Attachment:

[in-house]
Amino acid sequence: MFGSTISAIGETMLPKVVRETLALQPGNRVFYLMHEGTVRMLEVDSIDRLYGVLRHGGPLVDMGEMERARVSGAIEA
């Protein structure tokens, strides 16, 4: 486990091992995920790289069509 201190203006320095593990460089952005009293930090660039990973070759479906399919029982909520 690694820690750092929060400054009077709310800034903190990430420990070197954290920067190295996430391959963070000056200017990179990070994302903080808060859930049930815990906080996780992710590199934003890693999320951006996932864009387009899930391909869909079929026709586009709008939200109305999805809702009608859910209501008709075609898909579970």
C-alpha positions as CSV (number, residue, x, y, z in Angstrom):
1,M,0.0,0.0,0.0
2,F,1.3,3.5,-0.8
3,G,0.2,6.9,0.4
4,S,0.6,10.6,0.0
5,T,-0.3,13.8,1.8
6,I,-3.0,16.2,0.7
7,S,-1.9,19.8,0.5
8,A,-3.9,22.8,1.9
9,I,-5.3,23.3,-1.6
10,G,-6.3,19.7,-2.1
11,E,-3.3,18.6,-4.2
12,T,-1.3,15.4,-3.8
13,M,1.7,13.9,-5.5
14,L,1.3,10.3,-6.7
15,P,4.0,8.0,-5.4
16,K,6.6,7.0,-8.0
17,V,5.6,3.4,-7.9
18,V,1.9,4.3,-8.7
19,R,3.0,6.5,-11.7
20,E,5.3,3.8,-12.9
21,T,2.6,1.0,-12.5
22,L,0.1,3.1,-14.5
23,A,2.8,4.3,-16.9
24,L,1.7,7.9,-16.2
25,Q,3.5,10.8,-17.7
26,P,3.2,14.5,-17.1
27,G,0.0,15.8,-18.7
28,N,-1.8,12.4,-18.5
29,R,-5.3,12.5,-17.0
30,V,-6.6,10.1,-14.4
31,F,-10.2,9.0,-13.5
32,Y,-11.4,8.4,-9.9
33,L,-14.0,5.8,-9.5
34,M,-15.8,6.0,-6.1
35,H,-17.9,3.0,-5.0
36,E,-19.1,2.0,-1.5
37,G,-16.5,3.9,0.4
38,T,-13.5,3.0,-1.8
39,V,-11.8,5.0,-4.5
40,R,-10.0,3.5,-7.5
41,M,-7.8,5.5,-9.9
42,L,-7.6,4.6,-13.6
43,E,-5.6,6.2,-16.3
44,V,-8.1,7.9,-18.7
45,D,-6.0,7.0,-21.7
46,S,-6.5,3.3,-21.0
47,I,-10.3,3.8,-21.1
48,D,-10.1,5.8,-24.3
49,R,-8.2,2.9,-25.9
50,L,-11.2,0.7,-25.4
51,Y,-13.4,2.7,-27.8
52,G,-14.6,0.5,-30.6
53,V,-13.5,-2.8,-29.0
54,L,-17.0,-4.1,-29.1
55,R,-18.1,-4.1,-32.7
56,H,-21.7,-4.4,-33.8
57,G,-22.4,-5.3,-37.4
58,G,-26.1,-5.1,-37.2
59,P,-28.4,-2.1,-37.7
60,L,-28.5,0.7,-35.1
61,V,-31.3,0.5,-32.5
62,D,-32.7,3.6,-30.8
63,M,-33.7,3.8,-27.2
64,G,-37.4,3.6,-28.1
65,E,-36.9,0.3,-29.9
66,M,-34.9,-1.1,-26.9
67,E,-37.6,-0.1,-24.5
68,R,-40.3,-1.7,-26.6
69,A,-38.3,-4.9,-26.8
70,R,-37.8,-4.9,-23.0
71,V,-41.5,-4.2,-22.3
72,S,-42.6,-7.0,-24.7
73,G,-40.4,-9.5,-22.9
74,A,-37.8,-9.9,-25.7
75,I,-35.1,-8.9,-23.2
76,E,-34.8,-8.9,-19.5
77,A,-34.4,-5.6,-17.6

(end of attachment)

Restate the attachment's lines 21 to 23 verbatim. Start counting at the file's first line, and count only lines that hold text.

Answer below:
17,V,5.6,3.4,-7.9
18,V,1.9,4.3,-8.7
19,R,3.0,6.5,-11.7